Secret deal between religious parties could fill empty seats on rabbinical court
Rabbinical Court Judges Appointment Committee scheduled to meet to select four new judges for Rabbinical High Court.
The Rabbinical Court Judges Appointment Committee is scheduled to meet today to select four new judges for the Rabbinical High Court. The panel, chaired by Justice Minister Yaakov Neeman, is to make its choice based on an agreement among the religious political parties.
Committee members had promised to keep the deal a secret until the meeting, for fear it would fall through if leaked. But Haaretz has learned that one of the leading candidates is an unknown rabbinical court judge, or dayan.
Rabbi Gideon Shiryon of Be'er Sheva was put forward as a last-minute compromise candidate by the Sephardic Chief Rabbi and President of the Rabbinical High Court, Shlomo Amar.
Shiryon, who is of Yemenite descent, will presumably be appointed as a compromise with Neeman, who wants new appointments to strictly maintain the court's ethnic-religious balance, with three representatives from each of the three main groups in the Orthodox and ultra-Orthodox world: Sephardi ultra-Orthodox, Ashkenazi ultra-Orthodox and national-religious.
The Sephardi candidate is apparently Rabbi Yitzhak Almaliah, who sits on the Tel Aviv Rabbinical Court.
About 25 dayanim have applied for the four open positions.
The candidate considered most likely to be named to the Ashkenazi Haredi slot is Rabbi Nahum Prawer, although women's groups have fought the choice.
A fourth candidate, Rabbi Eliezer Igra, is from the national-religious camp. Some Haredi groups have taken issue with his selection but have agreed to accept him over candidates they like even less.
Neeman's desire to maintain the balance of streams and to achieve consensus before the vote led him to cancel meetings of the appointments committee on three occasions.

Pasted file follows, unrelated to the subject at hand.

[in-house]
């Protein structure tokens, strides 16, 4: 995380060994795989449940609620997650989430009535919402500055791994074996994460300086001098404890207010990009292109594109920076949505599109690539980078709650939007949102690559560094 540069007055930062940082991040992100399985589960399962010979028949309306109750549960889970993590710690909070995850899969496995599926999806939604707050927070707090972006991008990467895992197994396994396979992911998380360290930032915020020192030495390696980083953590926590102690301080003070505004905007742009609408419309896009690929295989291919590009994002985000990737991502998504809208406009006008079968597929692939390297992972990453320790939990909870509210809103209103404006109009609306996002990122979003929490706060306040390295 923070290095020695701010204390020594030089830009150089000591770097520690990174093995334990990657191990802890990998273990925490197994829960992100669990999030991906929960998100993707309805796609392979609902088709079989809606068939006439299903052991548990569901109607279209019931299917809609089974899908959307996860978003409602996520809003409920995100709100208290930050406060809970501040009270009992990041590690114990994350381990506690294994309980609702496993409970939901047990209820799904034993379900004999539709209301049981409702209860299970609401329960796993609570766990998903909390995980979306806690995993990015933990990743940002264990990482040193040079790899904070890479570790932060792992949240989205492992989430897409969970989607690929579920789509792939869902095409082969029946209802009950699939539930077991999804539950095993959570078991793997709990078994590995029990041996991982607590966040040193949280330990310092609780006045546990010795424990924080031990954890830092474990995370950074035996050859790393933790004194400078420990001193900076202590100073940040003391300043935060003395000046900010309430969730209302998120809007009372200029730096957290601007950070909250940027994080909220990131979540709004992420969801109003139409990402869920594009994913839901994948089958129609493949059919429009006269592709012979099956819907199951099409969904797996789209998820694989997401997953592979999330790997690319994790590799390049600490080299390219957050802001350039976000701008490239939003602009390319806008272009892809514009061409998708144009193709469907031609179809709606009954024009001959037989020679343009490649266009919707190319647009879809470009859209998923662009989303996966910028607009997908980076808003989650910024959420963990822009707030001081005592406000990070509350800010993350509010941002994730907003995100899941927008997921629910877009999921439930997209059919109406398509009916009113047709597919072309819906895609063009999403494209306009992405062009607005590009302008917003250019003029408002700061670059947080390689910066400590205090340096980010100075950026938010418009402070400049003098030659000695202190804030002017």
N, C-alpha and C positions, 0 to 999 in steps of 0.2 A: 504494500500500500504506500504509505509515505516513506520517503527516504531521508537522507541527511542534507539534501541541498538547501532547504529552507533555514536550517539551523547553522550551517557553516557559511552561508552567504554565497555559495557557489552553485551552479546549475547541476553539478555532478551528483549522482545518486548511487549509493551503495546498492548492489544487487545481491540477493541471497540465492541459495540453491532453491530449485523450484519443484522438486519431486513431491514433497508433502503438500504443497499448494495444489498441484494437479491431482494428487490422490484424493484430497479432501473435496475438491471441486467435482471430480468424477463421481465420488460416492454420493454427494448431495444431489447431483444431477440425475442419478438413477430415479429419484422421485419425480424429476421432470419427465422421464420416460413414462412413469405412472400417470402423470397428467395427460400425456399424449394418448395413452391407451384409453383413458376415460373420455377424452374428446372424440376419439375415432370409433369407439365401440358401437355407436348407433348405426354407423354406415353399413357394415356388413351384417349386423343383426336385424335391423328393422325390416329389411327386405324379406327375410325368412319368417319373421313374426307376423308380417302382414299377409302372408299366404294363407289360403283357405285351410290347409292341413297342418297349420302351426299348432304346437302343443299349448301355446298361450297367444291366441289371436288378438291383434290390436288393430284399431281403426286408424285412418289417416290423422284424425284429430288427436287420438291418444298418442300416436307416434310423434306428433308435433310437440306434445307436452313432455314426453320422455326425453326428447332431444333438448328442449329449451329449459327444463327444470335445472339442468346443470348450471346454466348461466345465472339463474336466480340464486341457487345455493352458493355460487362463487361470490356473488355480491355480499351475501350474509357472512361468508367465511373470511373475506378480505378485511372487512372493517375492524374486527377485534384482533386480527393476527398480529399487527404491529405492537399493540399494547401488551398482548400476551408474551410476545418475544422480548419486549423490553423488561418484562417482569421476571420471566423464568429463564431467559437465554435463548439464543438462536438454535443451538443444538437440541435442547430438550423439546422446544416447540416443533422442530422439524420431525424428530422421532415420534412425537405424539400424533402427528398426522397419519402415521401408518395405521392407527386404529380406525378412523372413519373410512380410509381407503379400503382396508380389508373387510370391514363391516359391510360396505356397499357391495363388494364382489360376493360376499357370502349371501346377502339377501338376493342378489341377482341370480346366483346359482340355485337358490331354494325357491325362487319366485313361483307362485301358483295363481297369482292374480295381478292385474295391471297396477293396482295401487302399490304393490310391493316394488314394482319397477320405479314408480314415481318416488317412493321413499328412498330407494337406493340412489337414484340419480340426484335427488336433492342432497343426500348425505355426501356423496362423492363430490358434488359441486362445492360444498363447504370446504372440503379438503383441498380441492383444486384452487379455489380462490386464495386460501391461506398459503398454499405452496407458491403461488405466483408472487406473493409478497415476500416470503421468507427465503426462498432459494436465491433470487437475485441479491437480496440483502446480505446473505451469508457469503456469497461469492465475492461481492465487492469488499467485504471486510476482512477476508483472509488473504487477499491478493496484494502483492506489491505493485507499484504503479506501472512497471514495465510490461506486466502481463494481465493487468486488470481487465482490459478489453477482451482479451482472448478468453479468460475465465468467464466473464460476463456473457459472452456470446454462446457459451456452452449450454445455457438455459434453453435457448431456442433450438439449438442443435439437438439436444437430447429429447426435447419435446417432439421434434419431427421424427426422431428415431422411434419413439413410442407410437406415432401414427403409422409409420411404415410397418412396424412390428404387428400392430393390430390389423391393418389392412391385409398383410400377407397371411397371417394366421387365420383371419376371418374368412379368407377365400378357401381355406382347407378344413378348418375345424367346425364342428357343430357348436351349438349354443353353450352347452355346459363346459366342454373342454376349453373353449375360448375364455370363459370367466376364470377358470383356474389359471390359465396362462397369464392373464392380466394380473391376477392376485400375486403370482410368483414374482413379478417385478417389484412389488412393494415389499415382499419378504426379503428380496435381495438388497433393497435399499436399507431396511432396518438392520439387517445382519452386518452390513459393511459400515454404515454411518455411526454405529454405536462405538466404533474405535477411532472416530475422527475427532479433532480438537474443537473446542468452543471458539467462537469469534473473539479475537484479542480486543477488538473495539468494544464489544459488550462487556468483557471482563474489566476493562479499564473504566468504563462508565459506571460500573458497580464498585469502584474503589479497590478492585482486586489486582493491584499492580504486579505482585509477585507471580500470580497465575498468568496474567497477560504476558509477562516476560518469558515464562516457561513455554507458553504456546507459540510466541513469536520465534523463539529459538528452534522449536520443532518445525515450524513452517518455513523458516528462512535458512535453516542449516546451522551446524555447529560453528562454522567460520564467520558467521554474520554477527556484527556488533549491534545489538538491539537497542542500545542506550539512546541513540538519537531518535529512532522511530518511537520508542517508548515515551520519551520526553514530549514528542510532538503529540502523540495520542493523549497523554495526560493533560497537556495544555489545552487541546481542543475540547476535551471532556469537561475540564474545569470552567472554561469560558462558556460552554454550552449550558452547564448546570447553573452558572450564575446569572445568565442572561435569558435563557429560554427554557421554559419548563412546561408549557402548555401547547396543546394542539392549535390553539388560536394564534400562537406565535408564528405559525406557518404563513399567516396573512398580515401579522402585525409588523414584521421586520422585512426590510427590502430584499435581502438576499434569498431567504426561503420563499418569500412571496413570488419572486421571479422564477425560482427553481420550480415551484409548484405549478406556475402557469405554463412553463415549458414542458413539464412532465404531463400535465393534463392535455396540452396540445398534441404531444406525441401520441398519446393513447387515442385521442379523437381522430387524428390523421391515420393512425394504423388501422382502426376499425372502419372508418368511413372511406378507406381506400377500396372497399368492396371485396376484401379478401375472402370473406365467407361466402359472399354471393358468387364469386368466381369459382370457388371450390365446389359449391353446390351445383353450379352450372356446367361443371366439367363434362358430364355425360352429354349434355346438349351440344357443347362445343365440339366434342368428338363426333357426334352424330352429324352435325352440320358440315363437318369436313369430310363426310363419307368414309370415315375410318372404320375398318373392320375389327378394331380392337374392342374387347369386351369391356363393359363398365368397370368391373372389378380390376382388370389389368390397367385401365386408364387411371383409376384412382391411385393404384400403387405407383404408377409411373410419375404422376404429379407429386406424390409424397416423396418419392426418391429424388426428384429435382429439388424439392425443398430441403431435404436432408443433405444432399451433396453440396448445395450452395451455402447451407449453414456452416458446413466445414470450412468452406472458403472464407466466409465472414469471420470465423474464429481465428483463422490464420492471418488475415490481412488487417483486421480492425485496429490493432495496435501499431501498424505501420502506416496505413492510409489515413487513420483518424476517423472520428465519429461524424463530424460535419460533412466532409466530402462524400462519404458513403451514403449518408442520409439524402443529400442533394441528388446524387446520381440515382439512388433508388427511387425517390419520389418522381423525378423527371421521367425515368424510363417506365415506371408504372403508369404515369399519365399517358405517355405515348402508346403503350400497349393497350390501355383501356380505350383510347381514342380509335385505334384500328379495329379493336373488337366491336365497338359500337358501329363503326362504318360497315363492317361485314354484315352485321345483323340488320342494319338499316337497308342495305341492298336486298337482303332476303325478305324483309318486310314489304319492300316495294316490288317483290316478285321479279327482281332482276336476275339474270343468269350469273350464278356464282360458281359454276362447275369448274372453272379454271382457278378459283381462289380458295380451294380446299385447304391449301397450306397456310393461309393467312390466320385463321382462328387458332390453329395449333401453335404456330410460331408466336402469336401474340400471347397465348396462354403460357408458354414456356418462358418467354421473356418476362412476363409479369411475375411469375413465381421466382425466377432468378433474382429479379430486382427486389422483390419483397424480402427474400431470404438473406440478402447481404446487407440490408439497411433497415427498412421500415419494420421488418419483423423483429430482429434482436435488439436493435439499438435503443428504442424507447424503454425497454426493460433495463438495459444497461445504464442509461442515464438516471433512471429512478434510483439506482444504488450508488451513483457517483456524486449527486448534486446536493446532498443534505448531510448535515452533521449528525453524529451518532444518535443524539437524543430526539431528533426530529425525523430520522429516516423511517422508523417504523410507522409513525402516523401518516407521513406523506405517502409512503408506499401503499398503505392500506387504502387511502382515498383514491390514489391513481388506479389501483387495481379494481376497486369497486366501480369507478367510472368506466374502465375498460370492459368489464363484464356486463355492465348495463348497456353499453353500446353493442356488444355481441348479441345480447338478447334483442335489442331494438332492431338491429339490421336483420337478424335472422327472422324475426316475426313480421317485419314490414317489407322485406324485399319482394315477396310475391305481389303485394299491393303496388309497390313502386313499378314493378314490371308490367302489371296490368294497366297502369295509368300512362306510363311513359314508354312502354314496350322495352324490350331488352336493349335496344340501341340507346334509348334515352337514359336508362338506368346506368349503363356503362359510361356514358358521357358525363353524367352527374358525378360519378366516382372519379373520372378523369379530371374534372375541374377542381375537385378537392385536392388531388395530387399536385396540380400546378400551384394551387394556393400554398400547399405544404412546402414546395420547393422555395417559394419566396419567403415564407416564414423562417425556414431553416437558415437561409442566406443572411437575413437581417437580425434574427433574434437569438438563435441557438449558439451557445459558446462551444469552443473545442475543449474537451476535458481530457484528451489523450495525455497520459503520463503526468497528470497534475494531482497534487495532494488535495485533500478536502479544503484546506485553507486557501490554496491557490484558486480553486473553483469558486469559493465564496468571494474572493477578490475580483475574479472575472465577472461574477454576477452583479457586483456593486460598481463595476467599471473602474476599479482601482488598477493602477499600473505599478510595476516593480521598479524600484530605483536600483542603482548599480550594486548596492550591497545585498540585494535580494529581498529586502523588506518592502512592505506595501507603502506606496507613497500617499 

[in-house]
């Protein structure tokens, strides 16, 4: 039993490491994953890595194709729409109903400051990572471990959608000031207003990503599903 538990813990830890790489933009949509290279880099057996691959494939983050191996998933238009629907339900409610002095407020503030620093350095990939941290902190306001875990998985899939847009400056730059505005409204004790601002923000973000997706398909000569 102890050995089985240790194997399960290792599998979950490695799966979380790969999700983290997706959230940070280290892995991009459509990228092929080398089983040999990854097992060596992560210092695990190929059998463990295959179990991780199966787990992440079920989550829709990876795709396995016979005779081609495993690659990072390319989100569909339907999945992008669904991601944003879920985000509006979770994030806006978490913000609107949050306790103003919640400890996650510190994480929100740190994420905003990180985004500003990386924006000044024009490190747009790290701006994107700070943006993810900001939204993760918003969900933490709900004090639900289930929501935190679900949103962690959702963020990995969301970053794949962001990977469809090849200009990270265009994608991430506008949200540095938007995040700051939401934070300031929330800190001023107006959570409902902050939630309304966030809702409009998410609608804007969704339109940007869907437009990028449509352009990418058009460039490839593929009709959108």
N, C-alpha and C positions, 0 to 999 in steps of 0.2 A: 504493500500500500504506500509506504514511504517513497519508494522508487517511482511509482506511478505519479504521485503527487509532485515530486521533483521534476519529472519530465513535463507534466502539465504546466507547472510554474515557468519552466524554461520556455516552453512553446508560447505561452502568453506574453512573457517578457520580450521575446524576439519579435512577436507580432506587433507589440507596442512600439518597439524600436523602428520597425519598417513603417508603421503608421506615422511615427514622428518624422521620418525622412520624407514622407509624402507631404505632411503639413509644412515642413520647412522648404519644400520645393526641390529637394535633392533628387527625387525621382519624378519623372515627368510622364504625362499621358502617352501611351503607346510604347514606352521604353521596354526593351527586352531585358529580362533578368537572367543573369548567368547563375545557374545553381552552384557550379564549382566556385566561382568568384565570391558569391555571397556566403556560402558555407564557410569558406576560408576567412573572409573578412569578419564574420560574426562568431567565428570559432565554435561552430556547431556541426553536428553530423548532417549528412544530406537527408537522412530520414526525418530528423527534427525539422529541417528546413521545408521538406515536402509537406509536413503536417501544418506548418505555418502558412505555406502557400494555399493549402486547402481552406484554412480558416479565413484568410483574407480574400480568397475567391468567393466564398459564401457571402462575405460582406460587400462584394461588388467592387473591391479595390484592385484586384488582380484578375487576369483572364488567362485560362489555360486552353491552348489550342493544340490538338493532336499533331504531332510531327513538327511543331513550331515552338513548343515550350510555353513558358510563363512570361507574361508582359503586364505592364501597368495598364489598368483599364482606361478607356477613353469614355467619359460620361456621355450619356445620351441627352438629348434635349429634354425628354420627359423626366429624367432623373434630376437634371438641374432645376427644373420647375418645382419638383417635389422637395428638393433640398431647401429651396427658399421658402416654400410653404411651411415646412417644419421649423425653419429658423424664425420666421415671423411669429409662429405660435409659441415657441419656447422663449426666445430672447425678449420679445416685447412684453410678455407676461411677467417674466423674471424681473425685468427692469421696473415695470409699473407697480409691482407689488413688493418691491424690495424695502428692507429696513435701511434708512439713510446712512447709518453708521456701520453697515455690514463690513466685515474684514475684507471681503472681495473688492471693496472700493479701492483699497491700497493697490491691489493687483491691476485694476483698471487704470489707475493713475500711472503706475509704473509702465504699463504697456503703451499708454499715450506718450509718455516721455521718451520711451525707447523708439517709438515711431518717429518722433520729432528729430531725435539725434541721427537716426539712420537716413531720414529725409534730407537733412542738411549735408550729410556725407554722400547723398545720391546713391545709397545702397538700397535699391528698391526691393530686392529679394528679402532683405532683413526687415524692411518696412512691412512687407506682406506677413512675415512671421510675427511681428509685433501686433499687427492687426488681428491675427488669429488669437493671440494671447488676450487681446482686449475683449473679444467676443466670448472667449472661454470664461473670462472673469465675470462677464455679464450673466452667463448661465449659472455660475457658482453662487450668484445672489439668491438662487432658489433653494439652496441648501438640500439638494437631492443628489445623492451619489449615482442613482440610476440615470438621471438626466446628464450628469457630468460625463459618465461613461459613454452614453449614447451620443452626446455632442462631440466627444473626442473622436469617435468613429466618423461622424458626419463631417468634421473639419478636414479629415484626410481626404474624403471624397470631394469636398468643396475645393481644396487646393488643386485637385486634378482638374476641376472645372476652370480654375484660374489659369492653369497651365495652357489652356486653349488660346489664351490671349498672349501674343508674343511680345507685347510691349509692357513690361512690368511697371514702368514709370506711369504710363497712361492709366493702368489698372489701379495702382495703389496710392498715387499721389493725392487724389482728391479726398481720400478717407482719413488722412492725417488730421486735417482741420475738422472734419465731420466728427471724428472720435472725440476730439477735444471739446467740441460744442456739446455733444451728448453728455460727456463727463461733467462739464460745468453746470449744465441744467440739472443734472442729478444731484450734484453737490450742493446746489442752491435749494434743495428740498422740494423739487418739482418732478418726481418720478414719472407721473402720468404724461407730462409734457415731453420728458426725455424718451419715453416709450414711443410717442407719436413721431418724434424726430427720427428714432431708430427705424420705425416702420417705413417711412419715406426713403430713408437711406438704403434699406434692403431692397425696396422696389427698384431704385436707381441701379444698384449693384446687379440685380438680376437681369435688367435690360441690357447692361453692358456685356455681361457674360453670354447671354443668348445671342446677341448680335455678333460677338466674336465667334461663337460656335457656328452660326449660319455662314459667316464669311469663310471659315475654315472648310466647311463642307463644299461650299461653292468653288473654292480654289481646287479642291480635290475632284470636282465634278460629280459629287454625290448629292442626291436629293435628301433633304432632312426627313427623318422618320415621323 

In the previous round of Rabbinical High Court appointments, in August 2007, Shas also brought in Yemenites who are Shas supporters - rabbis Tzion Boaron, Zion Algrabli and Menachem Hashai.
Shas explained at the time that Hashai was being put forward not as a Sephardi but rather as a Yemenite, whose voice was needed because of differences in the way the Yemenite Jewish community interprets Jewish law.
Rabbi Hashai, whose work on the bench was highly praised, died a year ago.
Haaretz has learned that many complaints have been lodged against Shiryon, mainly about for tardiness and unexplained absences from work. A few years ago these led Amar to summon him to a hearing.
Prawer has the support of the spiritual leader of United Torah Judaism, Rabbi Yosef Shalom Elyashiv. Women's groups, including Mavoi Satum, which advocates for women who have been denied divorces; the Rackman Center for the Advancement of the Status of Women, and the International Coalition for Agunot (women who have been denied divorce ), object to his candidacy. Their opposition is based mainly on Prawer's use of an ancient ruling that allowing men to set economic terms before granting their wives a divorce.
Igra, like Shiryon a dayan from Be'er Sheva, received approval from Shas and United Torah Judaism after extensive negotiations with the national-religious representative on the appointment committee, MK Otniel Schneller (Kadima ). The other groups accepted Igra grudgingly as the lesser evil in comparison to the national-religious candidate Rabbi Uriel Lavi of Tiberias, whom they consider too independent.
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